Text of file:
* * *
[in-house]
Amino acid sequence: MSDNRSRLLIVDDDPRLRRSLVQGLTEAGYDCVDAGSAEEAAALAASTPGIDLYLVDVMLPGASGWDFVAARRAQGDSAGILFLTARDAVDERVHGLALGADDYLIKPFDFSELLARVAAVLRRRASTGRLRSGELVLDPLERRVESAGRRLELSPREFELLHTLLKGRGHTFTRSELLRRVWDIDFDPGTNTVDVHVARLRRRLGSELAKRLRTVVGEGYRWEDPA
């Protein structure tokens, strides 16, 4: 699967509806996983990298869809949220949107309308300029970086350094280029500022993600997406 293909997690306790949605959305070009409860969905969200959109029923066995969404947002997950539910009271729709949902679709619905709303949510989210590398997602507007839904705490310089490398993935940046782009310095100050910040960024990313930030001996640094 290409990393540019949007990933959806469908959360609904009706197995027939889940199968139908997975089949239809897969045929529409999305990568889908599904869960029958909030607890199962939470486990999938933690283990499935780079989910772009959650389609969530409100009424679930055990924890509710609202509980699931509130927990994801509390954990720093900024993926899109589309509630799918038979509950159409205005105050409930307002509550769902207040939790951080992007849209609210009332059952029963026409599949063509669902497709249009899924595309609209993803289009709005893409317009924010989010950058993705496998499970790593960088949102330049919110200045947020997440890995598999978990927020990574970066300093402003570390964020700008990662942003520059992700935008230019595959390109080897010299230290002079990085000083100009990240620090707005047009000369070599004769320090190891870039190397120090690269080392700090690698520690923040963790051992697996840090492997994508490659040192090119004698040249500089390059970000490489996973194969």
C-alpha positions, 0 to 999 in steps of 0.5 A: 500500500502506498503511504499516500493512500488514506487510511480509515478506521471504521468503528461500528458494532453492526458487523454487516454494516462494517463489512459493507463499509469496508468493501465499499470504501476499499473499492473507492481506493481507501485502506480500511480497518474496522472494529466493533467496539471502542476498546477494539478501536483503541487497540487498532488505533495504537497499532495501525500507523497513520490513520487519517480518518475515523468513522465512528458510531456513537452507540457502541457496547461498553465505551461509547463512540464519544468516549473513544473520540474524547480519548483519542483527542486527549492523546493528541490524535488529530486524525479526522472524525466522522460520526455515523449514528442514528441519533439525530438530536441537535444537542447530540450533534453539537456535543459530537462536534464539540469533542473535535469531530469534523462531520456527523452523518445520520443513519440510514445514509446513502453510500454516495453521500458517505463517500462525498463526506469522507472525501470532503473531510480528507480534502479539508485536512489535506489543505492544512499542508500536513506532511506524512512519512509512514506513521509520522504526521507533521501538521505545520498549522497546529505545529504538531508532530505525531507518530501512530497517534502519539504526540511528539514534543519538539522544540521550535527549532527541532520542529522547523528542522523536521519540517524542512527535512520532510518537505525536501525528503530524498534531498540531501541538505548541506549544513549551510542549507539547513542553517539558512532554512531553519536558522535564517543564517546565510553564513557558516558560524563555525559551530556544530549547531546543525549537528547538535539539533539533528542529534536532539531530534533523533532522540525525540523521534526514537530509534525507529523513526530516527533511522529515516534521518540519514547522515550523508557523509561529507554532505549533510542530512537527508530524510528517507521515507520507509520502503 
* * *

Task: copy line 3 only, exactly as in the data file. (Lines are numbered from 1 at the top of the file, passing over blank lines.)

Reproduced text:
């Protein structure tokens, strides 16, 4: 699967509806996983990298869809949220949107309308300029970086350094280029500022993600997406 293909997690306790949605959305070009409860969905969200959109029923066995969404947002997950539910009271729709949902679709619905709303949510989210590398997602507007839904705490310089490398993935940046782009310095100050910040960024990313930030001996640094 290409990393540019949007990933959806469908959360609904009706197995027939889940199968139908997975089949239809897969045929529409999305990568889908599904869960029958909030607890199962939470486990999938933690283990499935780079989910772009959650389609969530409100009424679930055990924890509710609202509980699931509130927990994801509390954990720093900024993926899109589309509630799918038979509950159409205005105050409930307002509550769902207040939790951080992007849209609210009332059952029963026409599949063509669902497709249009899924595309609209993803289009709005893409317009924010989010950058993705496998499970790593960088949102330049919110200045947020997440890995598999978990927020990574970066300093402003570390964020700008990662942003520059992700935008230019595959390109080897010299230290002079990085000083100009990240620090707005047009000369070599004769320090190891870039190397120090690269080392700090690698520690923040963790051992697996840090492997994508490659040192090119004698040249500089390059970000490489996973194969």